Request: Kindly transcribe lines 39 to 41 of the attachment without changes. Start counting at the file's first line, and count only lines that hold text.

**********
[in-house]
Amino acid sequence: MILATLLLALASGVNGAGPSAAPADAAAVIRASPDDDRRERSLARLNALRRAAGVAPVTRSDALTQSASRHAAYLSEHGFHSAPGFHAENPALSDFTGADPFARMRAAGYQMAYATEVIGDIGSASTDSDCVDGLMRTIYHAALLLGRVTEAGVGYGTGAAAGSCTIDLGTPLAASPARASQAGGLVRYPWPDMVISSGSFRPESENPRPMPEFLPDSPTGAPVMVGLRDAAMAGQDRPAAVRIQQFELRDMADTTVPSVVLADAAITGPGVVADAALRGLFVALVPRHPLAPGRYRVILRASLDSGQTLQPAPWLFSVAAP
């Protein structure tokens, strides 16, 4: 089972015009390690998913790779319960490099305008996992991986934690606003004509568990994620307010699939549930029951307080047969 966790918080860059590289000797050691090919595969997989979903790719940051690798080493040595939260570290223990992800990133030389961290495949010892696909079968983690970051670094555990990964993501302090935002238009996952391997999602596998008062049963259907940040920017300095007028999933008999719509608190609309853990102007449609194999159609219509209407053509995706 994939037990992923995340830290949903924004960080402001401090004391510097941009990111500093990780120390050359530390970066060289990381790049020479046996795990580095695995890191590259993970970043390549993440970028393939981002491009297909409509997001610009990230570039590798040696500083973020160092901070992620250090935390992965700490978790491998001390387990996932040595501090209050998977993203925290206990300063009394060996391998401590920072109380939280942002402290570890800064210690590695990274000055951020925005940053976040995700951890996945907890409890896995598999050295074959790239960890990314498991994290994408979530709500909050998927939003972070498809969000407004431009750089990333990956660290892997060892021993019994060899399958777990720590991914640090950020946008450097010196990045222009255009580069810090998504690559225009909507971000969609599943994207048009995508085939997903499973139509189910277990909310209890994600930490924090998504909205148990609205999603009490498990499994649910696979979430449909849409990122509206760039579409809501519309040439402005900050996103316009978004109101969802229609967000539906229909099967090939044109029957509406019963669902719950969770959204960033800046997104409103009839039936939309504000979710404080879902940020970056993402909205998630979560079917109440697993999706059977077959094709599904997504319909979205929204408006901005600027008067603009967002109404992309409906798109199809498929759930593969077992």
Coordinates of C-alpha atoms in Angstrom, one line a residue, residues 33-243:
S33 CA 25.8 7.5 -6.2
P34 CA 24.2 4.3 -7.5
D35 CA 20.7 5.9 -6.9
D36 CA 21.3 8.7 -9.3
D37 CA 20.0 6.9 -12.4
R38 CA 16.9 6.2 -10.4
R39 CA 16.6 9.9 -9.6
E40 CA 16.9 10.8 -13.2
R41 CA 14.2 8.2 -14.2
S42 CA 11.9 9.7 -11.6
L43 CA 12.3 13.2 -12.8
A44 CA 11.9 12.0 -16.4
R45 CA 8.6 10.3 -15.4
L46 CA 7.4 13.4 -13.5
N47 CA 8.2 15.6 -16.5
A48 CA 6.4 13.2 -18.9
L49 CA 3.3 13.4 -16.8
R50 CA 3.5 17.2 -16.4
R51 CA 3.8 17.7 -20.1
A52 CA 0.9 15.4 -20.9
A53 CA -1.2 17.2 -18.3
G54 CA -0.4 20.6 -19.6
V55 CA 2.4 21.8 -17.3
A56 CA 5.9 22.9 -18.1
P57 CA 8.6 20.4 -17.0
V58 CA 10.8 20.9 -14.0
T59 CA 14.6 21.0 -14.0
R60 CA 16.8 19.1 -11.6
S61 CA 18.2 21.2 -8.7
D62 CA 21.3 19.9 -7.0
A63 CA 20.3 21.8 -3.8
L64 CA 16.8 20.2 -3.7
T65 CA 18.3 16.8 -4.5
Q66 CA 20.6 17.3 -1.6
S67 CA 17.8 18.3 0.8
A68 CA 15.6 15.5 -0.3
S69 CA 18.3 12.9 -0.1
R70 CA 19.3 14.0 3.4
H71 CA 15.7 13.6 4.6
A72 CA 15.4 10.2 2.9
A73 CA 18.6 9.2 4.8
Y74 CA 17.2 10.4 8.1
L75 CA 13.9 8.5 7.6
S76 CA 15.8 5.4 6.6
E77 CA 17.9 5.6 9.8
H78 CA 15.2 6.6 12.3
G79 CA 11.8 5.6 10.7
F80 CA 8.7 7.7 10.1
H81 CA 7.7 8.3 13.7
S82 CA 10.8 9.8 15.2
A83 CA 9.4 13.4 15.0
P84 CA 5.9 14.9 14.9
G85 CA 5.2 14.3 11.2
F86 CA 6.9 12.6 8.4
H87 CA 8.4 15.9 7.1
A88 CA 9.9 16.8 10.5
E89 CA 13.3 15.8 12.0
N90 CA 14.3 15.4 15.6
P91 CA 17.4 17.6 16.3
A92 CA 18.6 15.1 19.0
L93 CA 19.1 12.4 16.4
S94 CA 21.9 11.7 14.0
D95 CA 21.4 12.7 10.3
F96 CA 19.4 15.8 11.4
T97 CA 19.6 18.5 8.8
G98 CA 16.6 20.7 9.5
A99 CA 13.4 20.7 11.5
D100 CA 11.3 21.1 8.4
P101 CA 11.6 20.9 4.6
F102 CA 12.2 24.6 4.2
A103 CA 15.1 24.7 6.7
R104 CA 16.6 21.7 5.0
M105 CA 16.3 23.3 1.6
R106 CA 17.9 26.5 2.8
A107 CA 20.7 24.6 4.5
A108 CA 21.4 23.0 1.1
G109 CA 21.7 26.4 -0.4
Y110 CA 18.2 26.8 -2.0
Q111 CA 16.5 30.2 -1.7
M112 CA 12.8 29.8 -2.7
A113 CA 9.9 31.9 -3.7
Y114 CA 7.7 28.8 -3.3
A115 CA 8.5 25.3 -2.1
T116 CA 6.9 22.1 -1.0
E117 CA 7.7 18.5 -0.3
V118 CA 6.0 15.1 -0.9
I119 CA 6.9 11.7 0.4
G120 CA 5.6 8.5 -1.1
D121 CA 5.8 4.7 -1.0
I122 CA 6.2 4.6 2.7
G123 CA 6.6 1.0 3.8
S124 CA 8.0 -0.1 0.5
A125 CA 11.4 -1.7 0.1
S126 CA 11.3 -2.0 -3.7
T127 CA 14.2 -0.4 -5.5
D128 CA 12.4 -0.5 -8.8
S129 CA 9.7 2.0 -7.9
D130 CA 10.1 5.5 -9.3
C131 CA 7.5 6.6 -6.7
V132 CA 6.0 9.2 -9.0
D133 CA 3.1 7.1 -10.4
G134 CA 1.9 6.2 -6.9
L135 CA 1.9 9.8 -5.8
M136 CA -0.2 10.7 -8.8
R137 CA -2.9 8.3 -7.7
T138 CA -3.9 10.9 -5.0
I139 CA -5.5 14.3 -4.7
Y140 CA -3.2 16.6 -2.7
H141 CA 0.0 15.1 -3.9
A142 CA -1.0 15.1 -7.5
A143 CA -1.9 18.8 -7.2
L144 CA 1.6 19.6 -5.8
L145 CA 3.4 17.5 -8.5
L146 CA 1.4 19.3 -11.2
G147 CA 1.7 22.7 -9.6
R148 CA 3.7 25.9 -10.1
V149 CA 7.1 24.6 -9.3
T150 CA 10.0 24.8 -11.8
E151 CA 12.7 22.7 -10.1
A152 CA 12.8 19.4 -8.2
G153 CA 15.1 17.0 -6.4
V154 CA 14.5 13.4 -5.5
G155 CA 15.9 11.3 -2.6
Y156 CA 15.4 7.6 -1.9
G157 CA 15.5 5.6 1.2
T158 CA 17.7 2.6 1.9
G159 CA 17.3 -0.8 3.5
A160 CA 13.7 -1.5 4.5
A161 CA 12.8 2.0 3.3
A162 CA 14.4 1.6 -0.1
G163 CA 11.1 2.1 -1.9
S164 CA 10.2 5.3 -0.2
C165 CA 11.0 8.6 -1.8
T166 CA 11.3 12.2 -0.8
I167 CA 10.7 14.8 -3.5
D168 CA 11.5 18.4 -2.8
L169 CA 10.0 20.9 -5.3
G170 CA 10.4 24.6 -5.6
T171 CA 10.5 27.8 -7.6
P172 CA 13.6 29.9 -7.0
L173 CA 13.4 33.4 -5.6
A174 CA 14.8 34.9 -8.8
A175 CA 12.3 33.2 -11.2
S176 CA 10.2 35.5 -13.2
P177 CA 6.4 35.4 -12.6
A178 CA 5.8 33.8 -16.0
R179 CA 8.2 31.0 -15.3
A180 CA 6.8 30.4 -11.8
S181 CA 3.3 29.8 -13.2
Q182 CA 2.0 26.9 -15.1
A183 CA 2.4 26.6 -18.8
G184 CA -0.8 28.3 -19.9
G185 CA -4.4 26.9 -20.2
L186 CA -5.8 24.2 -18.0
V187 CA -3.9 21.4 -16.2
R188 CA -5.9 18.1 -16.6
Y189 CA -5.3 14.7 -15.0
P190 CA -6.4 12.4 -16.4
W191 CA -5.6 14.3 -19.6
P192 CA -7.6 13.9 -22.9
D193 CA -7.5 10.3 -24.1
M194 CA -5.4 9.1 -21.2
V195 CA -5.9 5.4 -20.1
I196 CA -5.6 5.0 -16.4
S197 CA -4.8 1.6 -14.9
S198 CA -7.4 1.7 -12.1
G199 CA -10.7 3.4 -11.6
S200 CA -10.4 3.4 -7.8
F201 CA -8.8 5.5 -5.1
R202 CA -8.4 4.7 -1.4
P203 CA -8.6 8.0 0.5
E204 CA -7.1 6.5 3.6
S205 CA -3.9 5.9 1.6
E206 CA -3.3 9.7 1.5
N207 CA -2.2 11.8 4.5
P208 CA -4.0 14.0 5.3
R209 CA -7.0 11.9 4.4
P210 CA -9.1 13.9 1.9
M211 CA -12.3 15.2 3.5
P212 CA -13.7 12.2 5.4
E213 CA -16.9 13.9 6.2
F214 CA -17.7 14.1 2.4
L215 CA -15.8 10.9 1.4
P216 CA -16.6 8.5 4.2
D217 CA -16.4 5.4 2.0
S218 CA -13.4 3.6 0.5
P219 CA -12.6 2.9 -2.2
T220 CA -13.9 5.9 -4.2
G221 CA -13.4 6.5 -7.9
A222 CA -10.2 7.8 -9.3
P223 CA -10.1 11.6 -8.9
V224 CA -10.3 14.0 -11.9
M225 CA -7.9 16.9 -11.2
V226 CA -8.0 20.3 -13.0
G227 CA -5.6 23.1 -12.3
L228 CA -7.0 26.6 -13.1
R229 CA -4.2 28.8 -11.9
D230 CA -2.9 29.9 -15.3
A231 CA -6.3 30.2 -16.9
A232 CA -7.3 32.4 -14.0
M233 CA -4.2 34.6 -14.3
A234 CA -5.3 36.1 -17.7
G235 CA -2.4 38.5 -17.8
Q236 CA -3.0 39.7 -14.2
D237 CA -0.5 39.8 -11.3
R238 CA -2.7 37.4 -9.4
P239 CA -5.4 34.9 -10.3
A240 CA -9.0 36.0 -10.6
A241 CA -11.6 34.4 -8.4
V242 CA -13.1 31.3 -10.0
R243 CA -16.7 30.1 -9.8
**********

S67 CA 17.8 18.3 0.8
A68 CA 15.6 15.5 -0.3
S69 CA 18.3 12.9 -0.1